Lewis: Comparing Blazers Players To Chess Pieces

Joe Nicholson-USA TODAY Sports

One writer previews the Portland Trail Blazers by comparing the team's coach and players to chess pieces.

Dan Lewis has a chess-inspired Portland Trail Blazers preview for the always excellent Hickory-High.com.

He matches coach Terry Stotts and the 15 Blazers players to the 16 pieces on a chess board.

Queen - Damian Lillard

While the queen is the best offensive piece in the game of chess, the weakness of the queen is defense, because losing that piece will lower the probability of winning. Also, an isolated queen is a vulnerable queen, because if lost, there is no ability to counter the loss of value immediately. So it is also with Lillard, who is a clear threat on offense, racking up 185 3-point shots and leading the team in scoring, there is a definite weakness to his game - defense. Despite a solid frame, decent wingspan, and solid work ethic, Lillard struggled at times to stop his man on defense when isolated. 82games.com reports that Lillard gave up an average of 19.2 points per game to opposing point guards, with an eFG% of 47.7.

...

Meyers Leonard is a pawn. Now, that being said, Leonard is a very tall pawn, measuring at 7'1" and 240 pounds. He has the physical tools to be a valuable basketball player, but didn't show up during his rookie season. During summer league this offseason, Leonard averaged 11.8 points and 7.0 rebounds in 30.8 minutes per game, and shot 87.5 percent from the free throw line, numbers that look nice. The not-so-nice? Leonard averaged 4.4 fouls per game and had 4 blocks (total), which wasn't even tops for the team (that would be Thomas Robinson with 6). Some people think Leonard could become a franchise center - let's see if he can become a minor piece before he becomes a major player.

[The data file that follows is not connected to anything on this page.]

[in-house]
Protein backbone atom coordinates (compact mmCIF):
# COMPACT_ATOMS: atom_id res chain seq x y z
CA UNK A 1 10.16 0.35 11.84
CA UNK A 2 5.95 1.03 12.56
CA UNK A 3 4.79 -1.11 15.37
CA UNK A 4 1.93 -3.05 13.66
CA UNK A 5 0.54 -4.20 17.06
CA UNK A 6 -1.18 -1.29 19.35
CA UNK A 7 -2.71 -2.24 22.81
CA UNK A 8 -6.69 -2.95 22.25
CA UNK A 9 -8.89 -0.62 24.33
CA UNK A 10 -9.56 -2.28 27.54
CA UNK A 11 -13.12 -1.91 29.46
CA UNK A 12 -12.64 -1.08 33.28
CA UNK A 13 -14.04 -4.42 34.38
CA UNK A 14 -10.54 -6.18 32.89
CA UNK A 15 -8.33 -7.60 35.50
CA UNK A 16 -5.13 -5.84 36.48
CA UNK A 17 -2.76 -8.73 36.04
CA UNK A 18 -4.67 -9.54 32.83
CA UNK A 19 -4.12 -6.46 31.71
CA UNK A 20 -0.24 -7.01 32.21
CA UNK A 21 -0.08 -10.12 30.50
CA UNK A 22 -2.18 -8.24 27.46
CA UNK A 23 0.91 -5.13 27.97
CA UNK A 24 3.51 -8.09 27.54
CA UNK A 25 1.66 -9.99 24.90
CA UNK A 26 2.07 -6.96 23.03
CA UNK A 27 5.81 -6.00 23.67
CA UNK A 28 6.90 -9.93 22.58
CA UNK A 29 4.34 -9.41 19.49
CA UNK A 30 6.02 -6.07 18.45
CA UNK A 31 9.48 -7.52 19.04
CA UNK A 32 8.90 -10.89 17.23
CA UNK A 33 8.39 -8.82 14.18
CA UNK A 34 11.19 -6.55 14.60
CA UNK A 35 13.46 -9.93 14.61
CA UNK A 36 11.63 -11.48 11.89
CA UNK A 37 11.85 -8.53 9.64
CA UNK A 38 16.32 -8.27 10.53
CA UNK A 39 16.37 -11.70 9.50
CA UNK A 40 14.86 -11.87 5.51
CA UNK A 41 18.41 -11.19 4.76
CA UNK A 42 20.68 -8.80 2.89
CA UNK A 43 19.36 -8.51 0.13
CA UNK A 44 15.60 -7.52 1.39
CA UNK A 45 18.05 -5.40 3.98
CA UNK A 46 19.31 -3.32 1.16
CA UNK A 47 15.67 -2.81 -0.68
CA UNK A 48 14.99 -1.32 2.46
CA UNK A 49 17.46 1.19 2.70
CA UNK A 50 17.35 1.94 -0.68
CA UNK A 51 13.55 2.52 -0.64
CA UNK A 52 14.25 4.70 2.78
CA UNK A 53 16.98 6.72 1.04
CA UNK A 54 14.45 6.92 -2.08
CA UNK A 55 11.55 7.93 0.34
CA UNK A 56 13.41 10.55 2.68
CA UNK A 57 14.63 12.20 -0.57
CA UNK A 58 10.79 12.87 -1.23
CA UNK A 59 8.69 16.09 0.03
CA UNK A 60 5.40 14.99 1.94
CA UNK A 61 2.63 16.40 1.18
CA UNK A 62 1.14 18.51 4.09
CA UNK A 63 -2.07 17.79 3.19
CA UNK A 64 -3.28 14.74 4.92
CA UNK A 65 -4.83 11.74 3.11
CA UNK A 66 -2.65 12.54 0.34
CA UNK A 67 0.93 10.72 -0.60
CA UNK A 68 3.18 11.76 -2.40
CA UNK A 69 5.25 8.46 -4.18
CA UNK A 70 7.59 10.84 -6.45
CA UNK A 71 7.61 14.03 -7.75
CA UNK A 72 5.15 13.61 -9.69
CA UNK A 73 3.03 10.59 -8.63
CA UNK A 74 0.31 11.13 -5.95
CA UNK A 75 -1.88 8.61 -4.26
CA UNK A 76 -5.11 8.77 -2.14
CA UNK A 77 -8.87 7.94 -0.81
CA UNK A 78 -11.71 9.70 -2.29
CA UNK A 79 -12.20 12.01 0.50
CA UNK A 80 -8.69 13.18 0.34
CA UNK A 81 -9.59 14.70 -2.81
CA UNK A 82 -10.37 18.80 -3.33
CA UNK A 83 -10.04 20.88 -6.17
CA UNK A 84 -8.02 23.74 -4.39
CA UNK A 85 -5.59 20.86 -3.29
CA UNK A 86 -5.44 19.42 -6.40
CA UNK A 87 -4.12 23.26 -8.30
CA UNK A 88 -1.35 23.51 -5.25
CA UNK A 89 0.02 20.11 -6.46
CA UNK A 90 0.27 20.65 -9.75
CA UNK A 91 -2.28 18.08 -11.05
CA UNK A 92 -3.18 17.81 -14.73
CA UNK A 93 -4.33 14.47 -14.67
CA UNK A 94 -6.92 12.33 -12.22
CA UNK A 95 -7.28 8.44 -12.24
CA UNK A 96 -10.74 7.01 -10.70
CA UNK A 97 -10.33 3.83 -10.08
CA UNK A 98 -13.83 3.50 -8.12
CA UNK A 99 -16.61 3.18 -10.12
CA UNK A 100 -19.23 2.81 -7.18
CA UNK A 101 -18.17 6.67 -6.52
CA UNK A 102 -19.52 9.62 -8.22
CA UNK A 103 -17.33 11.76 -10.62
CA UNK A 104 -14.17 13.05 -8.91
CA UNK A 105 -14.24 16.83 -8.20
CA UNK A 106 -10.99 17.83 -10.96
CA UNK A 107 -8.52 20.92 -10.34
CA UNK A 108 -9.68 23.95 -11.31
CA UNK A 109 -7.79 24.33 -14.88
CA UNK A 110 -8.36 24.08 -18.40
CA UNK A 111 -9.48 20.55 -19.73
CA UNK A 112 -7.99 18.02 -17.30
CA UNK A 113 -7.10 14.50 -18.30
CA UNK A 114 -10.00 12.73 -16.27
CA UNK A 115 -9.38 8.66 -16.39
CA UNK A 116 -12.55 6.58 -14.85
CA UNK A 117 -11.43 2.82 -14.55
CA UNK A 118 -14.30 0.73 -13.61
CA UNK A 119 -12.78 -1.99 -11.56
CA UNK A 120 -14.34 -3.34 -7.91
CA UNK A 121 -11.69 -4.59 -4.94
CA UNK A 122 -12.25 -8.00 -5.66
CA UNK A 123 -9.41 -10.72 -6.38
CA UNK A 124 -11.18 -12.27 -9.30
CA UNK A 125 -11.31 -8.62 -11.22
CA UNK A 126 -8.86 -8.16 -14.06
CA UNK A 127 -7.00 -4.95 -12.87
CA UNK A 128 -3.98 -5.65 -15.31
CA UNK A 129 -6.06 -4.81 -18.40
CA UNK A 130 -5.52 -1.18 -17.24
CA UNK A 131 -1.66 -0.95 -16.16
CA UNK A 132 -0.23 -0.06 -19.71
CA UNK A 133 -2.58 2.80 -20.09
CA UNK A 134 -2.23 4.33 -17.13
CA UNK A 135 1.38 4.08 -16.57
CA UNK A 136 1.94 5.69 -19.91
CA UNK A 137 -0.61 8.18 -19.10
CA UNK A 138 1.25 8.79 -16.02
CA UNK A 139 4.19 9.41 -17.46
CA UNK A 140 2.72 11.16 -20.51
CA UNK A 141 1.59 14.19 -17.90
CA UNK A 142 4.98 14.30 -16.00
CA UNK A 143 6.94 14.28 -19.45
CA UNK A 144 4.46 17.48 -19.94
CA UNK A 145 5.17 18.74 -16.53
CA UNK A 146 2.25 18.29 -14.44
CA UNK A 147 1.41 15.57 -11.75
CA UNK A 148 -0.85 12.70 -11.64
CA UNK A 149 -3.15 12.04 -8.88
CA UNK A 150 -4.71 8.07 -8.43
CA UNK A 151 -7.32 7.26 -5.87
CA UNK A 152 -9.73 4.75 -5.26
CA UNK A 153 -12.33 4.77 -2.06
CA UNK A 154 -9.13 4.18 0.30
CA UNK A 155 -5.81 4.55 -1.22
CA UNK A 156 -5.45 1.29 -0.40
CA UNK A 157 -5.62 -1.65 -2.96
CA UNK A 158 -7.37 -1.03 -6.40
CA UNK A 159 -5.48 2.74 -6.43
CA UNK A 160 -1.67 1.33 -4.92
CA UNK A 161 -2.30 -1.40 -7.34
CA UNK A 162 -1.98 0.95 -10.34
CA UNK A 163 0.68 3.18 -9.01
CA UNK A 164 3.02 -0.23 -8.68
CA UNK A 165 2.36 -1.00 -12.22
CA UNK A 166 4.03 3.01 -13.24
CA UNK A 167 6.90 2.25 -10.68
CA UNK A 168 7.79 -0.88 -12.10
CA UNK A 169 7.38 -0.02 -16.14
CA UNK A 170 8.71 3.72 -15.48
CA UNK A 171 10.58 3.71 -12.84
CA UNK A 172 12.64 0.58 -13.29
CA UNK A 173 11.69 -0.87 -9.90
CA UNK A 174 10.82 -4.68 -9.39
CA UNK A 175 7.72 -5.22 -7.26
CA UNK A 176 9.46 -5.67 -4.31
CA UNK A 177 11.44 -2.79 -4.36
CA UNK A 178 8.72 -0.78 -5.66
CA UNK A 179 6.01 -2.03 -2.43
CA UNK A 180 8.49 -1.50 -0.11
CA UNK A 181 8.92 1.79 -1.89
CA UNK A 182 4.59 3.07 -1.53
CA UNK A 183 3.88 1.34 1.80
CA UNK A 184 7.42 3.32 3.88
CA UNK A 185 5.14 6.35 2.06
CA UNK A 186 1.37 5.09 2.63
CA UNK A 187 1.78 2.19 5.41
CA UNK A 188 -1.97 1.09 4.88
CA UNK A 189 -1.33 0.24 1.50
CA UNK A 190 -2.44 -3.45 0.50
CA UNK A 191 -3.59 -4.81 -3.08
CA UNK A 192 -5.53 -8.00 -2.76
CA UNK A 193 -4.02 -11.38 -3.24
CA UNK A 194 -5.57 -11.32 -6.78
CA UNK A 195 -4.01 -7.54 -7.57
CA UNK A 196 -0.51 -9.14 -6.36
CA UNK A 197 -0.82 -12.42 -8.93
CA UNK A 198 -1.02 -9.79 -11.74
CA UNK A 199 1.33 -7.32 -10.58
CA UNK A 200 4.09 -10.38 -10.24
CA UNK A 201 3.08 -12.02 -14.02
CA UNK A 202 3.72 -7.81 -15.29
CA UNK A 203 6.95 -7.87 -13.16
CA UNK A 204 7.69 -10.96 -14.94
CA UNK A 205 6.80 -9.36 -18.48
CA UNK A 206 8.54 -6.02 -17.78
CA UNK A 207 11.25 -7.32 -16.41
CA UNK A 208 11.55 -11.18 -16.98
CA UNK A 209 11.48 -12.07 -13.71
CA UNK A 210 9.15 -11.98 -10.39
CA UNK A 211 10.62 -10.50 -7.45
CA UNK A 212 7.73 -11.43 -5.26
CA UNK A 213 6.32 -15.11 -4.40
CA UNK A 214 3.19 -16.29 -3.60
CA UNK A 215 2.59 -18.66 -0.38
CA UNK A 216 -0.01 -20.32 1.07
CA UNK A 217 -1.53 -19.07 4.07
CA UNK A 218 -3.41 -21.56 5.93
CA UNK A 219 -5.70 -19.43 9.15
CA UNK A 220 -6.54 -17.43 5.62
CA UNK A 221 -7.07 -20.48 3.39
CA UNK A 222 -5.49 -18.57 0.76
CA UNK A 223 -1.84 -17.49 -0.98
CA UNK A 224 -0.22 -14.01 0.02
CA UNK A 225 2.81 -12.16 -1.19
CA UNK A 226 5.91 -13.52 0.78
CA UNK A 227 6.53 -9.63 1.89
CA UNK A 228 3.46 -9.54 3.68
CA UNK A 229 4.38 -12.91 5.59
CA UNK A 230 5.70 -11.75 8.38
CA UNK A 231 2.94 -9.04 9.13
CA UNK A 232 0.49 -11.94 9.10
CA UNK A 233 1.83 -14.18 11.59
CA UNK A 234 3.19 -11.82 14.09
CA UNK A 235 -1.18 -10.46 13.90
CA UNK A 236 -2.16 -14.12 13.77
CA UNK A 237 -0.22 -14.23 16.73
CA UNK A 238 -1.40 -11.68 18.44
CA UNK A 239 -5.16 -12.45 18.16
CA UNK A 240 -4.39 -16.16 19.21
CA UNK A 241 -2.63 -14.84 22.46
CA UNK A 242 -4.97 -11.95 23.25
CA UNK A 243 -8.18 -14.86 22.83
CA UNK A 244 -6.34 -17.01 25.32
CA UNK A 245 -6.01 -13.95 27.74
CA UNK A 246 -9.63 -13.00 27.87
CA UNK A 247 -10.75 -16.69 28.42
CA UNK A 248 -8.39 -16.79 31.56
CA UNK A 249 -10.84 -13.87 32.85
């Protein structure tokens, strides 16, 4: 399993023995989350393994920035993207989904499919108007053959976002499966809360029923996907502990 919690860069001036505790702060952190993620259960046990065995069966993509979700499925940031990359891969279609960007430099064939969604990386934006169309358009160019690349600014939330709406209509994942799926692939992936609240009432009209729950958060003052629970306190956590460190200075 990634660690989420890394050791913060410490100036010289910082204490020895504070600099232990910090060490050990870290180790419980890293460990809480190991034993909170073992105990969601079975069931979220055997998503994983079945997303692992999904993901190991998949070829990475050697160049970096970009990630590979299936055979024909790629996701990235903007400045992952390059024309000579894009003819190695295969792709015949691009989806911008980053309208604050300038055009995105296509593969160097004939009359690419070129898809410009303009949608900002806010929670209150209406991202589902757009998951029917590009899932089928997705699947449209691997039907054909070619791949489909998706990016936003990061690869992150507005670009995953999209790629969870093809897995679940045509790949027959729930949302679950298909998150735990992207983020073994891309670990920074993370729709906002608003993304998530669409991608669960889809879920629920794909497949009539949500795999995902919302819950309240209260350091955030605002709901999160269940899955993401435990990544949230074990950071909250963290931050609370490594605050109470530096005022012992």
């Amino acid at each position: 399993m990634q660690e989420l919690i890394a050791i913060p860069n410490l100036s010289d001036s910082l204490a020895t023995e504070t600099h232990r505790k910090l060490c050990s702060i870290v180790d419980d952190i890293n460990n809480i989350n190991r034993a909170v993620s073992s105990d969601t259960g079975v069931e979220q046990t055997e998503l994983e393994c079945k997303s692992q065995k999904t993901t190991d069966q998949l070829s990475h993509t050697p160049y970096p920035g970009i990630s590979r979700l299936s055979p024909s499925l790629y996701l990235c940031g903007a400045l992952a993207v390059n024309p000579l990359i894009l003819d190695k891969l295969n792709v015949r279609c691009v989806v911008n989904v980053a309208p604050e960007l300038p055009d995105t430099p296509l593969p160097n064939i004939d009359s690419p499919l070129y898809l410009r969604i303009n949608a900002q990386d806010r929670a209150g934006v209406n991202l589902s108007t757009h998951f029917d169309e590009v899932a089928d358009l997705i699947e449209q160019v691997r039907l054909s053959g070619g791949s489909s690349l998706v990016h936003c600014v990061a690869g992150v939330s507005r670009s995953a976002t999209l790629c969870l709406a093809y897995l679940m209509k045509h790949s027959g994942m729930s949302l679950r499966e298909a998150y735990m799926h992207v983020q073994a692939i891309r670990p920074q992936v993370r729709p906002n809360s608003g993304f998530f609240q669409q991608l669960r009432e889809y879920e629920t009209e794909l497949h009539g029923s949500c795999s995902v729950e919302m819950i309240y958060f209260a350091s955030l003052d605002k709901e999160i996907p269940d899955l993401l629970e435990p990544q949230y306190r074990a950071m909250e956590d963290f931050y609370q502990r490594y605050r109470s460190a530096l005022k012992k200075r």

...

Thomas Robinson is a pawn, but one that's spent a lot of time in the weight room. It's incredible to observe the fall of T-Rob in just one season. While at Kansas, his game screamed top-level athleticism but the top-five pick really struggled his first year in the league. A comparison can be made for Robinson to Kenyon Martin, who was the top pick in the draft, and was taken by the New Jersey Nets in 2000. While K-Mart wasn't traded, the Nets changed the team dramatically, adding Jason Kidd during his second season and reaching the NBA Finals, where they would lose to the Lakers. Was Martin ever the best power forward in the league? No. But Martin did impact the game with his physical attitude, his competitiveness, and his leadership. Can Robinson make similar improvements in his game now that he has an elite point guard playing alongside him? I'd like to see him succeed - I think he can become a great player in Portland. For now, he's a sophomore big man struggling to learn the game and who might lose minutes to Victor Claver.

-- Ben Golliver | benjamin.golliver@gmail.com | Twitter

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